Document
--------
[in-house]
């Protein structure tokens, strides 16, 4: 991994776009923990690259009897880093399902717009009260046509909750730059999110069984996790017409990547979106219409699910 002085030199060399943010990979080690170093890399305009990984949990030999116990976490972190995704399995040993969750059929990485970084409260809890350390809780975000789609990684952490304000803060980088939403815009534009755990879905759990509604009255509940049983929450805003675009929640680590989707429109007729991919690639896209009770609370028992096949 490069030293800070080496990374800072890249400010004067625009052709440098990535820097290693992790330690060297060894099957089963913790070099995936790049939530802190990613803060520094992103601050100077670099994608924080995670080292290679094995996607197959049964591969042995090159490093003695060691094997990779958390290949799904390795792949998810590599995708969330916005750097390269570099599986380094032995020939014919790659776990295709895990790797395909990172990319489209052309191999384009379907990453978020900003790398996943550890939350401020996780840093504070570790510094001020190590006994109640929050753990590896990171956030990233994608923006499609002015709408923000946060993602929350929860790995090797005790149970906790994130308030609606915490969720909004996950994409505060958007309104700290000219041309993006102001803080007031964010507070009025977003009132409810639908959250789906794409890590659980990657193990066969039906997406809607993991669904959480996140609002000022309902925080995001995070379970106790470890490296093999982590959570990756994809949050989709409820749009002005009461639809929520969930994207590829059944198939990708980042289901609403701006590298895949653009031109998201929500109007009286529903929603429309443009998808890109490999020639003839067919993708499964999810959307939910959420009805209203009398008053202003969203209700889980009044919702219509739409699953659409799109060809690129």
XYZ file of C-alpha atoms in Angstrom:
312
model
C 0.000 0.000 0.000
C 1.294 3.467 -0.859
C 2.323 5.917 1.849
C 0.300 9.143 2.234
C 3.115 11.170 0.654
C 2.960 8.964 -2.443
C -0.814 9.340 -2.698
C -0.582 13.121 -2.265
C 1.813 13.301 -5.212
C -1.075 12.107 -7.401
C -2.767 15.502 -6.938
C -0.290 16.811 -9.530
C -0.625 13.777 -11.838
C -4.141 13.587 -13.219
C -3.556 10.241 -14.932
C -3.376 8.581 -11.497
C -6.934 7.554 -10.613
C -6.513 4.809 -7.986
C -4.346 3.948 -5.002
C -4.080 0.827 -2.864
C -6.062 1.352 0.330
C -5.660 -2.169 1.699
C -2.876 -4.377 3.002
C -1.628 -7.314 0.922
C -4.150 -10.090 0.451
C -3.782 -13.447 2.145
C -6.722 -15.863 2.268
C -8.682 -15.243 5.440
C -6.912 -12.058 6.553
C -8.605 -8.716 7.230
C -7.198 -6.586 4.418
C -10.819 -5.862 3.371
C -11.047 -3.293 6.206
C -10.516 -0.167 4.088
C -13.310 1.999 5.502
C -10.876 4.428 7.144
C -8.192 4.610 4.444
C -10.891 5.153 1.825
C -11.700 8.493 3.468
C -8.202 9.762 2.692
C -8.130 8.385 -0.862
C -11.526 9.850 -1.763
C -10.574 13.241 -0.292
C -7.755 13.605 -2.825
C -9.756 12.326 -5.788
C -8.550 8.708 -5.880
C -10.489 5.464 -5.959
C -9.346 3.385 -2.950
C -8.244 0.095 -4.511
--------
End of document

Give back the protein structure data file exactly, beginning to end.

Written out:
[in-house]
């Protein structure tokens, strides 16, 4: 991994776009923990690259009897880093399902717009009260046509909750730059999110069984996790017409990547979106219409699910 002085030199060399943010990979080690170093890399305009990984949990030999116990976490972190995704399995040993969750059929990485970084409260809890350390809780975000789609990684952490304000803060980088939403815009534009755990879905759990509604009255509940049983929450805003675009929640680590989707429109007729991919690639896209009770609370028992096949 490069030293800070080496990374800072890249400010004067625009052709440098990535820097290693992790330690060297060894099957089963913790070099995936790049939530802190990613803060520094992103601050100077670099994608924080995670080292290679094995996607197959049964591969042995090159490093003695060691094997990779958390290949799904390795792949998810590599995708969330916005750097390269570099599986380094032995020939014919790659776990295709895990790797395909990172990319489209052309191999384009379907990453978020900003790398996943550890939350401020996780840093504070570790510094001020190590006994109640929050753990590896990171956030990233994608923006499609002015709408923000946060993602929350929860790995090797005790149970906790994130308030609606915490969720909004996950994409505060958007309104700290000219041309993006102001803080007031964010507070009025977003009132409810639908959250789906794409890590659980990657193990066969039906997406809607993991669904959480996140609002000022309902925080995001995070379970106790470890490296093999982590959570990756994809949050989709409820749009002005009461639809929520969930994207590829059944198939990708980042289901609403701006590298895949653009031109998201929500109007009286529903929603429309443009998808890109490999020639003839067919993708499964999810959307939910959420009805209203009398008053202003969203209700889980009044919702219509739409699953659409799109060809690129």
XYZ file of C-alpha atoms in Angstrom:
312
model
C 0.000 0.000 0.000
C 1.294 3.467 -0.859
C 2.323 5.917 1.849
C 0.300 9.143 2.234
C 3.115 11.170 0.654
C 2.960 8.964 -2.443
C -0.814 9.340 -2.698
C -0.582 13.121 -2.265
C 1.813 13.301 -5.212
C -1.075 12.107 -7.401
C -2.767 15.502 -6.938
C -0.290 16.811 -9.530
C -0.625 13.777 -11.838
C -4.141 13.587 -13.219
C -3.556 10.241 -14.932
C -3.376 8.581 -11.497
C -6.934 7.554 -10.613
C -6.513 4.809 -7.986
C -4.346 3.948 -5.002
C -4.080 0.827 -2.864
C -6.062 1.352 0.330
C -5.660 -2.169 1.699
C -2.876 -4.377 3.002
C -1.628 -7.314 0.922
C -4.150 -10.090 0.451
C -3.782 -13.447 2.145
C -6.722 -15.863 2.268
C -8.682 -15.243 5.440
C -6.912 -12.058 6.553
C -8.605 -8.716 7.230
C -7.198 -6.586 4.418
C -10.819 -5.862 3.371
C -11.047 -3.293 6.206
C -10.516 -0.167 4.088
C -13.310 1.999 5.502
C -10.876 4.428 7.144
C -8.192 4.610 4.444
C -10.891 5.153 1.825
C -11.700 8.493 3.468
C -8.202 9.762 2.692
C -8.130 8.385 -0.862
C -11.526 9.850 -1.763
C -10.574 13.241 -0.292
C -7.755 13.605 -2.825
C -9.756 12.326 -5.788
C -8.550 8.708 -5.880
C -10.489 5.464 -5.959
C -9.346 3.385 -2.950
C -8.244 0.095 -4.511